My Holiday Letter 2020 — A Good Year for Therapists (posted December 24, 2020)
Dearest Friends, Family, and Fans (otherwise known as bloggEEs),
I don’t need to tell you what an expletive year this has been. In fact, maybe this year doesn’t even deserve acknowledgment. Perhaps this ought to be The Year of the unHoliday nonLetter or maybe The Year Everyone Finally Realized They Needed Therapy Because the Shadow Side of Humanity was Unequivocally Apparent.
It was a good year for therapists….
Tango Lessons — The Benefits of Being Klutzy (posted December 9, 2021)
…So. I decided to risk klutziness and stupidity, in spite of myself. And it worked. In a short few months, I was obsessed. (It took much longer to get unklutzy and smart-ish.) I mean really. Here we are now in a pandemic where no one is likely dancing the Argentine tango and I am still writing about it. That obsessed. Over time, I even experienced moments of pure astonishing unity when I was so connected with my partner, we were one body, one heart, and 4 legs.
You may ask, then, what does this have to do with you. Right? Surely I am not asking you to wrap your arms around total strangers and breathe on them during a pandemic!
That is correct. Read on…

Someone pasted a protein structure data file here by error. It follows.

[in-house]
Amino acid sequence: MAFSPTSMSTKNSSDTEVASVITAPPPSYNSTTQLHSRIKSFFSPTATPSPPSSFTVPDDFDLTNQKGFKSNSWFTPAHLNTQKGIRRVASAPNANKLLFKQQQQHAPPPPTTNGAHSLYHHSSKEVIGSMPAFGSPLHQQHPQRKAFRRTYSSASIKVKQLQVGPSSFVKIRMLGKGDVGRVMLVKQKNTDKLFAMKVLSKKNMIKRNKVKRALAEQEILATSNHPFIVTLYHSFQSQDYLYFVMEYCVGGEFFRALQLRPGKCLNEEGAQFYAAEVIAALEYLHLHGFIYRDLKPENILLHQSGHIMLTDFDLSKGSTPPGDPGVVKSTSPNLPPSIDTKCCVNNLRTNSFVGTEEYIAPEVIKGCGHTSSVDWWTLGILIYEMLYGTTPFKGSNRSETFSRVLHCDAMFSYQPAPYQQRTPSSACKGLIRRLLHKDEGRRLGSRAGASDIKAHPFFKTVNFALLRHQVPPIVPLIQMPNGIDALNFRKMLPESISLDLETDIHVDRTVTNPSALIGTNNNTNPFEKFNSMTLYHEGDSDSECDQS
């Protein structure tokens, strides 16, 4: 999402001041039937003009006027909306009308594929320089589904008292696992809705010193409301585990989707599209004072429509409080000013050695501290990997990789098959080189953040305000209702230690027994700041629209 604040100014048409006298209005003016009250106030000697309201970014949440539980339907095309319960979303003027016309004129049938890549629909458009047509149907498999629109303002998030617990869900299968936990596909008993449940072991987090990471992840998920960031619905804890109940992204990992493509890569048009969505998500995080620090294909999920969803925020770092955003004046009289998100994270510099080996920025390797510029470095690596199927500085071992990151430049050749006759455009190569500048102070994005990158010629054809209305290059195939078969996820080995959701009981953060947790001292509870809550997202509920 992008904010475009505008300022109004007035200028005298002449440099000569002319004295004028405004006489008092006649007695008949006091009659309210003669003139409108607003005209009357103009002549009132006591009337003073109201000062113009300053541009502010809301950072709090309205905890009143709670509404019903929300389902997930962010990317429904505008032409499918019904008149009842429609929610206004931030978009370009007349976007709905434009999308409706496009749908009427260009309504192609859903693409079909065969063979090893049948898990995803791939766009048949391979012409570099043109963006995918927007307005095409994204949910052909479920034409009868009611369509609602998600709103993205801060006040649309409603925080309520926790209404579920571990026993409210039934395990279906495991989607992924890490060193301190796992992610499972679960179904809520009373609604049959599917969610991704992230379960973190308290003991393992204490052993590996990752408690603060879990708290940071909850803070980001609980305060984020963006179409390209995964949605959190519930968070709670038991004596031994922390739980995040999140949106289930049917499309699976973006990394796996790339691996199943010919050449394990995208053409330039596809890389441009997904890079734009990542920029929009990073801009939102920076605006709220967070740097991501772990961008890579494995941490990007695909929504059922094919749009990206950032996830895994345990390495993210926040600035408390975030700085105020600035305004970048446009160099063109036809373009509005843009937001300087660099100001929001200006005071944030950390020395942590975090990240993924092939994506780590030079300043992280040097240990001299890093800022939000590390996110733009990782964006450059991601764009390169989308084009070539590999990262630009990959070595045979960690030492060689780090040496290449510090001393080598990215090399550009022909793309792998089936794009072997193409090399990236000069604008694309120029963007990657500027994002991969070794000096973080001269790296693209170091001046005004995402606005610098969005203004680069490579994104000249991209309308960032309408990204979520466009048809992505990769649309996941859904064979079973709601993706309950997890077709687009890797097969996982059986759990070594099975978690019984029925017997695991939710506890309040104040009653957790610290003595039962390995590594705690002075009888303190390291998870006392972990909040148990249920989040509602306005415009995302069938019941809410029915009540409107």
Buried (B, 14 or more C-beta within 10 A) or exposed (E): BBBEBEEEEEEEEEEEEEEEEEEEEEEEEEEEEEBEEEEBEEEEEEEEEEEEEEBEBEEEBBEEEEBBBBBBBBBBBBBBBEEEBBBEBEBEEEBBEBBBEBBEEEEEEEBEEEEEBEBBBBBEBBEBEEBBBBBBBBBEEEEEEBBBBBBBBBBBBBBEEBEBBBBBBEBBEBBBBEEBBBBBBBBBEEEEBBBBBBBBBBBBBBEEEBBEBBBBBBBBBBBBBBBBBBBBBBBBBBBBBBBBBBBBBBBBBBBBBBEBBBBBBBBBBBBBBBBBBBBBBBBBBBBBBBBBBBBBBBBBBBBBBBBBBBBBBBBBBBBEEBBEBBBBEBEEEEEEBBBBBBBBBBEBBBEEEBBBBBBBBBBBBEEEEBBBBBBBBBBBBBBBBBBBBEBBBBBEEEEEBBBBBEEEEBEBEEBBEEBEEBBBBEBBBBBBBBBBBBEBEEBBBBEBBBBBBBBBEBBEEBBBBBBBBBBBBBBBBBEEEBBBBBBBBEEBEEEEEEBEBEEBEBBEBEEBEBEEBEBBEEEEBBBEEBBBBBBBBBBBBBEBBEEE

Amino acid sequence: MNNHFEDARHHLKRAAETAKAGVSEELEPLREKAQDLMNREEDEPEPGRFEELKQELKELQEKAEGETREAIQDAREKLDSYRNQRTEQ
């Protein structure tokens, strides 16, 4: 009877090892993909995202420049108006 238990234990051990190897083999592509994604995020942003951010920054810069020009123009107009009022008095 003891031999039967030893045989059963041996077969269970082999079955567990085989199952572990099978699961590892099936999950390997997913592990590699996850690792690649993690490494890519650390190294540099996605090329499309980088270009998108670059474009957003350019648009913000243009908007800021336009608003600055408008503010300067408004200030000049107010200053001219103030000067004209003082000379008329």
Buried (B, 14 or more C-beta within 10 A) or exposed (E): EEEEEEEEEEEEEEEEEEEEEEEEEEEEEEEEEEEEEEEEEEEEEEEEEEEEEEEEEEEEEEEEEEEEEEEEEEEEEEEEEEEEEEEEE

Letters to My Future Boyfriend — A Journaling Technique (posted January 3, 2022)
Dear Future Boyfriend,
You will need to know some things about me before you venture into my world, into the lush jungle that is my rainforest mind.
I’ll start with my head. I have a lot of hair. Massive amounts of exuberant, overexcitable, ridiculous hair. I try to control it. But I am unsuccessful. You might think that this is a wonderful thing. But I’m warning you. Wildly untamed aspects of my psyche live in my curls…
Finding Your Soul’s Mate, Your Authentic Voice, and the Right Hair Products (posted July 1, 2018)
During tumultuous times, it may be harder to be single. I can attest to this. And I’m a super-introverted, independent type with a sweet gaggle of girlfriends and an Argentine tango habit.
No one is tracking my whereabouts. There is no daily contact with one particular human. When I travel, there is no responsible person making sure I’ve arrived. If I were to meet my demise, it could be days before anyone started looking for me. Well, OK, my lovely clients would be concerned, when I didn’t answer the door. And, you, dear readers, would start asking, now where the heck is the next blog post after about a week. Wouldn’t you?…
The Woman Whose Hair Refused To Be Controlled — A Journaling Technique for Self-Discovery (posted July 18, 2018)
…It was in her hair. The control. If she let her hair be free, all hell would break loose. If her hair was free, she couldn’t hide. She’d walk into a room and people would notice her. She’d walk into a room and people would see how unappealingly ethnic she looked. She’d walk into a room and people would be appalled at her bold, expressive, obnoxious, overexcitable hair. She’d walk into a room and people would ask her to be responsible for something.
And then what? Her safe, secure, smallish world might explode on her, shattering her melancholy somewhat uneventful life. And who knows what might emerge from there? Surely something large, loud, slimy and smelly. Which would be intolerable. At least her melancholy somewhat uneventful life was not large, loud, slimy and smelly. There was that…